Letters from Mrs Elliott

Extracts from the letters incorporated into the text of Singleton’s diary for 19th December 1848

In a letter dated the 1st October Mrs Elliott writes thus:

‘It is to the wonderful influence you have gained over our dear boy that we owe his change of character. When I so earnestly entreated you to receive him at our first interview, (‘my reluctance arose from his age.’ Singleton) I knew the elements of good that were in him, but I also knew that, without the training and culture of wise discipline, the weeds must choke the flowers. From all that I heard I believed that such discipline and such culture he would receive from you, and I thank God that it is as I believed. Now you will smile, but I must guard him from idolatry, – he must not do right because he loves you, but because he loves God.’

Though the principle, which Mrs Elliott here lays down, is undoubtedly true, – yet some caution must be used in the application of it. To the very young the idea of God is scarcely more than an abstraction. Love can scarcely be elicited except through something visible; and so parents are to children, for a time, almost in the place of God. As they grow up ideas will expand, and by proper direction the affections will enlarge too, and be attracted to their true centre, and by degrees be riveted there. I am for ever pressing upon the elder boys that there is but one motive which can always keep them right, – the love of Christ, and that their Saviour is the only being who deserves their whole heart, – that in Him alone is abiding happiness.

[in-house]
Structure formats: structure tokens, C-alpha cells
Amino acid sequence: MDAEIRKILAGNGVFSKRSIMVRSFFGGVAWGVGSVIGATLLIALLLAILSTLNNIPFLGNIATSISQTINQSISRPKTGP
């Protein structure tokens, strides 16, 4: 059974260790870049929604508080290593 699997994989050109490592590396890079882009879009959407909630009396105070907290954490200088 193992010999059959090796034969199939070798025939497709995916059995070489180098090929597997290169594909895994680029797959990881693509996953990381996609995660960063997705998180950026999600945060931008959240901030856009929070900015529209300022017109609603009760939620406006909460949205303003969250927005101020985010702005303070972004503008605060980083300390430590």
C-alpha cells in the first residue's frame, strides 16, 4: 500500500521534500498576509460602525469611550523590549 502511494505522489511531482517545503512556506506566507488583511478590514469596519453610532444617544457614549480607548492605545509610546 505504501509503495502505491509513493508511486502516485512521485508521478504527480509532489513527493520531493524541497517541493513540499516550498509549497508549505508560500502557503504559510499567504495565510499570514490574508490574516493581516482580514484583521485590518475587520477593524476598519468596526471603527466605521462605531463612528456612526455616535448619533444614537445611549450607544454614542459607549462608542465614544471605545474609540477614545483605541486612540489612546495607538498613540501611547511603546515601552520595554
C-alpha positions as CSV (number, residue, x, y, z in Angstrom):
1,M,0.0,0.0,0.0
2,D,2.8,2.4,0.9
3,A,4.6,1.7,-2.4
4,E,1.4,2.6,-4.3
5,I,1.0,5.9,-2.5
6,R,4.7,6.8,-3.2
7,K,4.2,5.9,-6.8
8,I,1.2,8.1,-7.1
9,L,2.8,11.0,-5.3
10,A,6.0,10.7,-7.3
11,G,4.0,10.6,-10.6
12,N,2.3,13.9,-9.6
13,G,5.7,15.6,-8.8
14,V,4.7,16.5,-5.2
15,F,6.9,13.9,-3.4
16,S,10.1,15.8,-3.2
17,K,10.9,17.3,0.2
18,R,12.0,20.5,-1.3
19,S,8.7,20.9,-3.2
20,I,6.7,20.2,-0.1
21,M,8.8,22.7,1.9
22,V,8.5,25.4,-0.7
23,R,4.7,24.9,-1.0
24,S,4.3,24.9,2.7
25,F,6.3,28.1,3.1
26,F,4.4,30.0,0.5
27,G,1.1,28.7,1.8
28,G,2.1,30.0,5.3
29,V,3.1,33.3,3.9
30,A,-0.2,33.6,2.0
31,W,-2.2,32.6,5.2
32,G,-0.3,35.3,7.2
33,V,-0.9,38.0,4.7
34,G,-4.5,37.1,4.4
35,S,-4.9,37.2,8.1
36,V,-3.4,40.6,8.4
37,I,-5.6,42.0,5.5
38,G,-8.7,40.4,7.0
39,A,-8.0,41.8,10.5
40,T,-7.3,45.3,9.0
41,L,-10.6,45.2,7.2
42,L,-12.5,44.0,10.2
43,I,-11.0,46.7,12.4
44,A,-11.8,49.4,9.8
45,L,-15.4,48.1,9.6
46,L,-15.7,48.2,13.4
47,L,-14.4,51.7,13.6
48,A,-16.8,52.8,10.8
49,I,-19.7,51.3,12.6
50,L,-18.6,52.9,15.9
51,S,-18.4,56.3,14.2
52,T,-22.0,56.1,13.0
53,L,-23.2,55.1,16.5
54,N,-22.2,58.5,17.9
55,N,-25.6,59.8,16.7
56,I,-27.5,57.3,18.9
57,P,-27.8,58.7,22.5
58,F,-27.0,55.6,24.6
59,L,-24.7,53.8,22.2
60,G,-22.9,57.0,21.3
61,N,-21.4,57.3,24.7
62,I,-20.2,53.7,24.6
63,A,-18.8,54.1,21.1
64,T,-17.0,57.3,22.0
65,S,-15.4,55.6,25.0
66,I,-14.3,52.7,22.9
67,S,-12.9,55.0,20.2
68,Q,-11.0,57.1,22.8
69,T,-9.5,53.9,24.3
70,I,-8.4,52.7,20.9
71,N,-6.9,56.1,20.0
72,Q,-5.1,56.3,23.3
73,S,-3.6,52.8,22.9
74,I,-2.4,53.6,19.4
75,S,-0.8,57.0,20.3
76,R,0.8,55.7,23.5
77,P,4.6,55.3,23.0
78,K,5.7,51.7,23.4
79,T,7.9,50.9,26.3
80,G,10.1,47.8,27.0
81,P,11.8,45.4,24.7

Elliot, to be sure, is quite old enough to understand all this, and to have it impressed upon him, – but even in his case, one must not expect too much, nor too rigidly press a truth, which, by his not being quite prepared for it, might have a tendency to chill him a little. Please, God, he will come to it by and bye, but the corks must not be too abruptly removed from the swimmer, or he may struggle and sink. But to go on with the letter…

‘I will send you an extract from one of his letters, dated the 19th September. “You asked me in your letter whether I was improving in character. That is a thing which I cannot tell, but I know that I have felt happier lately than I have for some time, for I think the dear Warden is beginning to like me, (‘this is quite true; I did not like him before, for he was sulky, mischievous, and a bully.’ Singleton) and you know that I would rather gain his love than that of any other person I know, except my own family.”’

I had letters from him this vacation to say that his friends were quite willing to give up the idea of his going into the Indian Navy, since he had an elder brother who would take his place. Now, he never wished to go, and rather gave a passive consent, not liking to refuse altogether. I never liked the idea in the least, and so I was heartily rejoiced to hear this. He quite rejoices at the prospect of returning to Radley for a little time longer. They talk of a merchant’s or solicitor’s desk for him; anything better than the sea.

Gilbert Stanley Elliot left the school in 1849, the first boy to leave Radley, at the age of sixteen. He did enter the Indian Navy in 1849, and left within a year or two to attend Brasenose College, Oxford, 1851-2. He emigrated to Australia, where he became a station owner in New South Wales. He married Catherine Robinson in 1868. He was killed in a carriage accident at Young, NSW, on 10th February, 1874.